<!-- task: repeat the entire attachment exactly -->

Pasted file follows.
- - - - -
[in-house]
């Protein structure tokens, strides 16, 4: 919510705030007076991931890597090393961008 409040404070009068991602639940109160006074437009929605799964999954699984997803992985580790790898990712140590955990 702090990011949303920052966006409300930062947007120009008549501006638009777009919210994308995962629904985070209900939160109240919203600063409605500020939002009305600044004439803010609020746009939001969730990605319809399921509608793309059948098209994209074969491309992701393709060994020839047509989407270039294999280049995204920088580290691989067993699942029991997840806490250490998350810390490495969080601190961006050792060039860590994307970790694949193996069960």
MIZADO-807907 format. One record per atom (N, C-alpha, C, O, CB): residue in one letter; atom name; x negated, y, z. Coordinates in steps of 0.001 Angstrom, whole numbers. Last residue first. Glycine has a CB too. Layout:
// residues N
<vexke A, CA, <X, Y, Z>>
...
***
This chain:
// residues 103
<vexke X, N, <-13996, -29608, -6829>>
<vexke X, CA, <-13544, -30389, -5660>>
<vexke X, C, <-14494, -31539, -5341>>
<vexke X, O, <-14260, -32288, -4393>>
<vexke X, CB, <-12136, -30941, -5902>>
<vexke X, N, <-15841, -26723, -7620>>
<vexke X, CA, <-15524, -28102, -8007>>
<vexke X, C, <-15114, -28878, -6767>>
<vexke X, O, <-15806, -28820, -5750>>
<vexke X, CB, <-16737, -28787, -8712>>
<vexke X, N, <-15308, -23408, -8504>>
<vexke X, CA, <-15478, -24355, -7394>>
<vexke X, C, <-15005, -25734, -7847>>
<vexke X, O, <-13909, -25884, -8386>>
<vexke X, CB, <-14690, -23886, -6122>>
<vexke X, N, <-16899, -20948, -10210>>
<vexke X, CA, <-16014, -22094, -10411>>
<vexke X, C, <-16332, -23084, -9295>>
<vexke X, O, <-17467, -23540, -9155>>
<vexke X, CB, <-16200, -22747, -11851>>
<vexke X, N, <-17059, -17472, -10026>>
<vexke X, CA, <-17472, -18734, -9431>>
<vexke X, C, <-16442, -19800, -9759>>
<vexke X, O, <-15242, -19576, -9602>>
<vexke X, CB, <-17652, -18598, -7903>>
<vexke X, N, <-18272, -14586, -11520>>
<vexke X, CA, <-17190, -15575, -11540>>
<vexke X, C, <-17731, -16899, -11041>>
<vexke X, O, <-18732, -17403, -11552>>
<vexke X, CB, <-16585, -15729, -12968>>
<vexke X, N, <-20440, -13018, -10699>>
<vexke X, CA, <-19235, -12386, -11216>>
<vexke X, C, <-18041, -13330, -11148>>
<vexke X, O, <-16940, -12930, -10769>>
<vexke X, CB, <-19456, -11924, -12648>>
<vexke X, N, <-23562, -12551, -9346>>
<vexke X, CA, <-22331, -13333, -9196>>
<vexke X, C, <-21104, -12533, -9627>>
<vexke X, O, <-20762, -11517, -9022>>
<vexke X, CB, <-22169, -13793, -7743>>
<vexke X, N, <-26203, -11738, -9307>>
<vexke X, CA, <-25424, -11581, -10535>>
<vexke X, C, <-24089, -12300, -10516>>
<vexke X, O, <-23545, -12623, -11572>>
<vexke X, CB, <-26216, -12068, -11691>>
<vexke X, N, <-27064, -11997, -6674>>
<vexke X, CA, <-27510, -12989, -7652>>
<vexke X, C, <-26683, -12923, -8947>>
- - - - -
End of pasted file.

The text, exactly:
[in-house]
């Protein structure tokens, strides 16, 4: 919510705030007076991931890597090393961008 409040404070009068991602639940109160006074437009929605799964999954699984997803992985580790790898990712140590955990 702090990011949303920052966006409300930062947007120009008549501006638009777009919210994308995962629904985070209900939160109240919203600063409605500020939002009305600044004439803010609020746009939001969730990605319809399921509608793309059948098209994209074969491309992701393709060994020839047509989407270039294999280049995204920088580290691989067993699942029991997840806490250490998350810390490495969080601190961006050792060039860590994307970790694949193996069960």
MIZADO-807907 format. One record per atom (N, C-alpha, C, O, CB): residue in one letter; atom name; x negated, y, z. Coordinates in steps of 0.001 Angstrom, whole numbers. Last residue first. Glycine has a CB too. Layout:
// residues N
<vexke A, CA, <X, Y, Z>>
...
***
This chain:
// residues 103
<vexke X, N, <-13996, -29608, -6829>>
<vexke X, CA, <-13544, -30389, -5660>>
<vexke X, C, <-14494, -31539, -5341>>
<vexke X, O, <-14260, -32288, -4393>>
<vexke X, CB, <-12136, -30941, -5902>>
<vexke X, N, <-15841, -26723, -7620>>
<vexke X, CA, <-15524, -28102, -8007>>
<vexke X, C, <-15114, -28878, -6767>>
<vexke X, O, <-15806, -28820, -5750>>
<vexke X, CB, <-16737, -28787, -8712>>
<vexke X, N, <-15308, -23408, -8504>>
<vexke X, CA, <-15478, -24355, -7394>>
<vexke X, C, <-15005, -25734, -7847>>
<vexke X, O, <-13909, -25884, -8386>>
<vexke X, CB, <-14690, -23886, -6122>>
<vexke X, N, <-16899, -20948, -10210>>
<vexke X, CA, <-16014, -22094, -10411>>
<vexke X, C, <-16332, -23084, -9295>>
<vexke X, O, <-17467, -23540, -9155>>
<vexke X, CB, <-16200, -22747, -11851>>
<vexke X, N, <-17059, -17472, -10026>>
<vexke X, CA, <-17472, -18734, -9431>>
<vexke X, C, <-16442, -19800, -9759>>
<vexke X, O, <-15242, -19576, -9602>>
<vexke X, CB, <-17652, -18598, -7903>>
<vexke X, N, <-18272, -14586, -11520>>
<vexke X, CA, <-17190, -15575, -11540>>
<vexke X, C, <-17731, -16899, -11041>>
<vexke X, O, <-18732, -17403, -11552>>
<vexke X, CB, <-16585, -15729, -12968>>
<vexke X, N, <-20440, -13018, -10699>>
<vexke X, CA, <-19235, -12386, -11216>>
<vexke X, C, <-18041, -13330, -11148>>
<vexke X, O, <-16940, -12930, -10769>>
<vexke X, CB, <-19456, -11924, -12648>>
<vexke X, N, <-23562, -12551, -9346>>
<vexke X, CA, <-22331, -13333, -9196>>
<vexke X, C, <-21104, -12533, -9627>>
<vexke X, O, <-20762, -11517, -9022>>
<vexke X, CB, <-22169, -13793, -7743>>
<vexke X, N, <-26203, -11738, -9307>>
<vexke X, CA, <-25424, -11581, -10535>>
<vexke X, C, <-24089, -12300, -10516>>
<vexke X, O, <-23545, -12623, -11572>>
<vexke X, CB, <-26216, -12068, -11691>>
<vexke X, N, <-27064, -11997, -6674>>
<vexke X, CA, <-27510, -12989, -7652>>
<vexke X, C, <-26683, -12923, -8947>>